‘We have no idea what equality will cost us’

18 June 2019 | Story Carla Bernardo. Photo Brenton Geach. Read time 5 min.
The panellists, Community Chest Western Cape chief executive Lorenzo Davids (left) and Mayra Hartman, <a href="https://www.gsb.uct.ac.za/berthacentre" target="_blank" rel="noopener">Bertha Centre for Social Innovation and Entrepreneurship</a> scholar (right), with facilitator Bulelwa Makalima-Ngewana, the Bertha Centre&rsquo;s interim director.
The panellists, Community Chest Western Cape chief executive Lorenzo Davids (left) and Mayra Hartman, Bertha Centre for Social Innovation and Entrepreneurship scholar (right), with facilitator Bulelwa Makalima-Ngewana, the Bertha Centre’s interim director.

When we say we want an “equal and just” South Africa, what do we mean? And are we prepared for what it will cost us to get there?

According to panellists considering the question at a “Rethinking Equality: Cry our Beloved Unequal Country” discussion on 13 June at the University of Cape Town’s (UCT) Graduate School of Business (GSB), the country is far from ready – and may not even be on the correct path.

Panellists Lorenzo Davids, chief executive of Community Chest Western Cape and a GSB MPhil candidate, and Mayra Hartmann, a Bertha Centre for Social Innovation and Entrepreneurship scholar and GSB MBA alumnus, joined the Bertha Centre for Social Innovation and Entrepreneurship’s acting director and the event’s facilitator, Bulelwa Makalima-Ngewana. The discussion was held in partnership with the Bertha Centre and the GSB alumni network.

“We have no idea what it is going to cost us to become an equal and just society,” said Davids, challenging the audience to reflect on whether, in fact, they were prepared to make the necessary sacrifices for an equal and just South Africa.

“Because I can tell you, it is going to cost us a lot,” he warned.

The discussion was spurred on by an image from UCT master’s student Johnny Miller’s Unequal Scenes, which portrays inequality in South Africa. The now infamous image was recently on the cover of Time magazine, and shows the stark contrast between Johannesburg’s neighbouring Primrose and Makause areas.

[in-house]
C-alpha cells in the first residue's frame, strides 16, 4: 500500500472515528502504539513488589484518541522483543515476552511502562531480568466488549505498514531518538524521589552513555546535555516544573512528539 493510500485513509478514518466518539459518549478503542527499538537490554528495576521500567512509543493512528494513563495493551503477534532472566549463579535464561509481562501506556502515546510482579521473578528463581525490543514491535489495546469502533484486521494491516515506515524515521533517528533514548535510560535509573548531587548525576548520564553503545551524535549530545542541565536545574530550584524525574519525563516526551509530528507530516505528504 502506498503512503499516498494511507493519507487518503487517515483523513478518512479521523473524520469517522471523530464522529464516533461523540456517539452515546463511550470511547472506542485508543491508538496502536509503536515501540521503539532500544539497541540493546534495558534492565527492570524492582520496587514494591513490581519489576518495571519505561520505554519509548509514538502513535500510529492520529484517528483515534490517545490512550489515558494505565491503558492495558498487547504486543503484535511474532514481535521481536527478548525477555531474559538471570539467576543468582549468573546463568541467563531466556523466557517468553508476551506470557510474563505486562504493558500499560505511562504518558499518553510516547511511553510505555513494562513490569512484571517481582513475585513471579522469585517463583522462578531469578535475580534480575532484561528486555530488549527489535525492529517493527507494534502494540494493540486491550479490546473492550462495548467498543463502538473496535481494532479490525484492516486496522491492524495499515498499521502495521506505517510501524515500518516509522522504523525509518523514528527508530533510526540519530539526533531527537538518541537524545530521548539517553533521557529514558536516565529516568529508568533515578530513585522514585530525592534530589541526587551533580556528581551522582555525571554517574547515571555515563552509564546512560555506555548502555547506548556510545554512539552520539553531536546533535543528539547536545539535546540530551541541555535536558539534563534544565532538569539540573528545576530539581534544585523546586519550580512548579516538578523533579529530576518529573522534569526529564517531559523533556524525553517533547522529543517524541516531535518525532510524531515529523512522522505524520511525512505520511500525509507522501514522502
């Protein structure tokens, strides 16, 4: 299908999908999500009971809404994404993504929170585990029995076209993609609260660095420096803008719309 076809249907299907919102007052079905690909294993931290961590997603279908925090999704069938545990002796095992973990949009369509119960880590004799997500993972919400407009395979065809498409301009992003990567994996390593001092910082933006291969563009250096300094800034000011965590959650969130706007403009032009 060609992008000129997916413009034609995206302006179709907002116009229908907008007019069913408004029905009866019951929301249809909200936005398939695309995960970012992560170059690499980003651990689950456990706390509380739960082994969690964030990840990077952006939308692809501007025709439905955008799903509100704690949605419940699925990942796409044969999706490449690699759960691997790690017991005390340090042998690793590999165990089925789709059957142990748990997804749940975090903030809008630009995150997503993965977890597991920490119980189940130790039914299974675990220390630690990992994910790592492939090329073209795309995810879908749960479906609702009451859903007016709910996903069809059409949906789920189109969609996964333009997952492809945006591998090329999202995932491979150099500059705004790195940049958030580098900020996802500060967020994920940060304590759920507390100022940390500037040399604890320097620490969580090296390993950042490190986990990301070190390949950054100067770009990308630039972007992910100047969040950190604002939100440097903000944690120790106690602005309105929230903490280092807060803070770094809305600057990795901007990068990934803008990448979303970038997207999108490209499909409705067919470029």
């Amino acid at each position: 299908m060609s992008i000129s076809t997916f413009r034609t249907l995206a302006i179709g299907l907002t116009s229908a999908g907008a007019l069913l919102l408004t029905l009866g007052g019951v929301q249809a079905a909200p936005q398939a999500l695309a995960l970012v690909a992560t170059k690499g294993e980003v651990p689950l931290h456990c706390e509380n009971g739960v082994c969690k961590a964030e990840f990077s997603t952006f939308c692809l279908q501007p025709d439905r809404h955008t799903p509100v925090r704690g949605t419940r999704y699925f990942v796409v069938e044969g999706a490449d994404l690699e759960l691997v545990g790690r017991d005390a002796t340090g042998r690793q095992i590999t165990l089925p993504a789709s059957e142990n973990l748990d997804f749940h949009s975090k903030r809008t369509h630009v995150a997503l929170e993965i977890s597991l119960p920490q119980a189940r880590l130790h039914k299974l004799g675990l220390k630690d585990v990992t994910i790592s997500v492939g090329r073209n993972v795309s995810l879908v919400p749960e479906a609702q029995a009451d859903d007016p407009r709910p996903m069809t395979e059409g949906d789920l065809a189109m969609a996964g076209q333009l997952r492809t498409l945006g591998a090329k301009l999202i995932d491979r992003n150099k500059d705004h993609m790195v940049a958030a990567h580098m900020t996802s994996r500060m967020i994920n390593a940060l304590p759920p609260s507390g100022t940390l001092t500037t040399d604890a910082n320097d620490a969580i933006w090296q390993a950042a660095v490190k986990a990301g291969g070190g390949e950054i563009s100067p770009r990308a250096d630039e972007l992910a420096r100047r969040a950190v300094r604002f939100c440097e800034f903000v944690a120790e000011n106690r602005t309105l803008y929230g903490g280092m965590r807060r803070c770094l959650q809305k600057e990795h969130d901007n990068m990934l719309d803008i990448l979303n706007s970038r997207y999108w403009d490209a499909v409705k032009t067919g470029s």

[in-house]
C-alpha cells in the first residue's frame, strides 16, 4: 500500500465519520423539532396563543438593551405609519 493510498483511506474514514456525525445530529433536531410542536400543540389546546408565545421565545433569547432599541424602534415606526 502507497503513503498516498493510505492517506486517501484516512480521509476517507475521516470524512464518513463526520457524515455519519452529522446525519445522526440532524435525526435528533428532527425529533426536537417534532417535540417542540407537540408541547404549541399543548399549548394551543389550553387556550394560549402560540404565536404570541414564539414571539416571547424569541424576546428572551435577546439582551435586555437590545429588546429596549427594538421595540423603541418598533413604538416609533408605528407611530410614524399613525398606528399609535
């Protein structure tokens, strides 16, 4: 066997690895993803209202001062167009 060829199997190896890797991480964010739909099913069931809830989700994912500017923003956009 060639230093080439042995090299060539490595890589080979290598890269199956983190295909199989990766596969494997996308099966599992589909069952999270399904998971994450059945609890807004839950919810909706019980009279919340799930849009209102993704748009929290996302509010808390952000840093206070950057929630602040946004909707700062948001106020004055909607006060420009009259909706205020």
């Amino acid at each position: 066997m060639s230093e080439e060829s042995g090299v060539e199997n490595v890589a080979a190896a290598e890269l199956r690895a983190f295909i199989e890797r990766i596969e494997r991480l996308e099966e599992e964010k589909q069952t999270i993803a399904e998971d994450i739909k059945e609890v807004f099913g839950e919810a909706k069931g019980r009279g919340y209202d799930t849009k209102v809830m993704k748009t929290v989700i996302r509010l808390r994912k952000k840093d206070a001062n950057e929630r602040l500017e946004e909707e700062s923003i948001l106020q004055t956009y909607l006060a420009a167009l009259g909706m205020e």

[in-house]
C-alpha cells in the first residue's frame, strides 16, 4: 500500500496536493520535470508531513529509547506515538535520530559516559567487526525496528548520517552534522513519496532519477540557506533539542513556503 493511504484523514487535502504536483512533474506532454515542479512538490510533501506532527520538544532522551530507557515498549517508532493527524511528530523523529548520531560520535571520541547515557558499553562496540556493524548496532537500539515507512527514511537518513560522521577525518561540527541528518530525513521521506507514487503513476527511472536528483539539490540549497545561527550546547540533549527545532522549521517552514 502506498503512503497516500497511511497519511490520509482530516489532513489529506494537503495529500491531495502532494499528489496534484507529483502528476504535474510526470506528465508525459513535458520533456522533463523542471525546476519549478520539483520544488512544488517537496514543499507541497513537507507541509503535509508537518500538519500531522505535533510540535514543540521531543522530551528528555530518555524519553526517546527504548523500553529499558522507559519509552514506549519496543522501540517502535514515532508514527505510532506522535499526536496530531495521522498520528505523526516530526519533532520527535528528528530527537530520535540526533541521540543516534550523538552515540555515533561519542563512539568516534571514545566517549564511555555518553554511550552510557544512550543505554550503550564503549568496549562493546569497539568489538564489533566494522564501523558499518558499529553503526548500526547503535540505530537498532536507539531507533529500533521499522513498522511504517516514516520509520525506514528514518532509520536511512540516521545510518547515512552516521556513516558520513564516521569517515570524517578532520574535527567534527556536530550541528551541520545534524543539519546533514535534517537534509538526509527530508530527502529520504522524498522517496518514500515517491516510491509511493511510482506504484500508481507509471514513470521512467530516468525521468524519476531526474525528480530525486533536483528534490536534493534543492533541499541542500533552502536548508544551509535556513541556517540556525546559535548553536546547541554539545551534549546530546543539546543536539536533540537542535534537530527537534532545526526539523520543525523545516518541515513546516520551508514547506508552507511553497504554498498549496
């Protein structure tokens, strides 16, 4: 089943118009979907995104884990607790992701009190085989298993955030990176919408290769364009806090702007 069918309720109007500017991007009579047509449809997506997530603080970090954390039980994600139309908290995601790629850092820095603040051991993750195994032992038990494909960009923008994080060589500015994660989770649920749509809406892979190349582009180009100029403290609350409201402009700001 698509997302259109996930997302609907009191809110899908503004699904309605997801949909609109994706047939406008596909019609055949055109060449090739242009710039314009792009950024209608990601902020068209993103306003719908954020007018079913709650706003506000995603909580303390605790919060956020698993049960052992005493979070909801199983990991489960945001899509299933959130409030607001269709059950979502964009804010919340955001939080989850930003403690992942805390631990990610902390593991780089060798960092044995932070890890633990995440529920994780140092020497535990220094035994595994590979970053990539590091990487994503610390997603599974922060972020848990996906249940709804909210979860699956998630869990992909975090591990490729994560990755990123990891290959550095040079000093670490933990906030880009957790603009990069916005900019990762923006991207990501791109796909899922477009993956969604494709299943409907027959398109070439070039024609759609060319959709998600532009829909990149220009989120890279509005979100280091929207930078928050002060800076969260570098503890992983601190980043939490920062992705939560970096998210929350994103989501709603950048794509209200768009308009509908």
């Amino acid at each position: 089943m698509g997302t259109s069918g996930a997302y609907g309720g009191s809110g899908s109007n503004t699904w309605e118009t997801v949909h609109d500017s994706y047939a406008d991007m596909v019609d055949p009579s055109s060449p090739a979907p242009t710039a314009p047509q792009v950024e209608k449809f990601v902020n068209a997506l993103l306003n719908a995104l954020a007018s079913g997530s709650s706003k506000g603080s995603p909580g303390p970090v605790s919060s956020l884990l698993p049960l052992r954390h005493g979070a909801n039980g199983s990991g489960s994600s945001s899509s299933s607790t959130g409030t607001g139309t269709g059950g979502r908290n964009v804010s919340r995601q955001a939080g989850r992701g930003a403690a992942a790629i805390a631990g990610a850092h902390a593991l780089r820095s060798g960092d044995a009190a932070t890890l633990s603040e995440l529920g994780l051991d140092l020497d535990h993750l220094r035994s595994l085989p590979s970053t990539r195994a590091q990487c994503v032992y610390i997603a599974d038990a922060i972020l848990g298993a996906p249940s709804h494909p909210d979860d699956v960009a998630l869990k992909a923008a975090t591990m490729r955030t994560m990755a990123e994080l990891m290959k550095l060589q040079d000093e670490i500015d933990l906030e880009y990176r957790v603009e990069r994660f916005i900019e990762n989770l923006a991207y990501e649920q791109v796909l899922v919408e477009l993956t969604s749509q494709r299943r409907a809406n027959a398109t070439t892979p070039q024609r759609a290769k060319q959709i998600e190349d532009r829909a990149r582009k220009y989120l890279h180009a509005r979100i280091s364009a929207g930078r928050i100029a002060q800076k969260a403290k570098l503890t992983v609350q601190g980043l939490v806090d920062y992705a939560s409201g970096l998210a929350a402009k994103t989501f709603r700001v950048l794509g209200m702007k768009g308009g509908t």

“Those who can only exchange their skills and labour are at a disadvantage from the beginning.”

Separate communities

These kinds of images, said Davids, depict South Africans’ resistance to integration, and point to dishonesty in the discourse about what it will take to achieve equality.

“Up until today, we live in separate communities. However that has been constructed, there is a pervasive and perverse resistance towards integration,” he argued.

The resistance is also evident in the way we travel.

“One of the great levellers in any society is public transport. When people show a degree of integration, they travel together. South Africa remains firmly separated in its transport means.”

For Davids, this shows that while it may not be blatant dishonesty, there is certainly naivety in the national discourse.

“I am concerned that none of us really know how to get there,” he said.

For Hartman, tackling inequality requires that South Africans question the suitability of the country’s economic system.

“When I think about the dispossession of wealth, when I think about inequality, I struggle to articulate a solution without saying we have to interrogate the economic system that we are in,” she said.

Economic system

While the economic system was “not designed to create inequality”, she argued that because of the rules that have been implemented, that is what it ends up doing.

“It rewards the accumulation of wealth, it rewards greed. It doesn’t reward kindness, it doesn’t reward people setting up community structures and engaging with each other. It breeds in all of us a sense of, or a psyche of scarcity.”


“The national wound has not adequately healed.”

The Bertha scholar added that in South Africa’s economic system, “people who have access to capital can accumulate and grow that capital, while those who can only exchange their skills and labour are at a disadvantage from the beginning”.

And while increasing employment levels may look like the country is edging closer to equality, it is the quality of that work that matters.

“It is great that more people have jobs; but if, with those jobs, you cannot feed your family and you cannot send your kids to a good school and you have to live in a neighbourhood where you have to worry every day whether your family is going to make it home safe, what is the goal of that job?” she asked.

National wound

Davids concluded the panellists’ input with a warning that, as a country, South Africa is ignoring its “woundedness”.

“The national wound has not adequately healed. There is not even a scarring. There is a bleeding, there is a profuse outpouring of the wound – and we are pretending that it is all okay,” he said.

This is exacerbated by those who say South Africans must “just move on now”.

David said any pursuit of equality and justice must include an open and honest conversation about oppression.

“Unless we can talk about the wounds and scars, we are going to find ourselves running more and more into deeper blood being poured out that we are stepping into, and we are going to slip and fail.”

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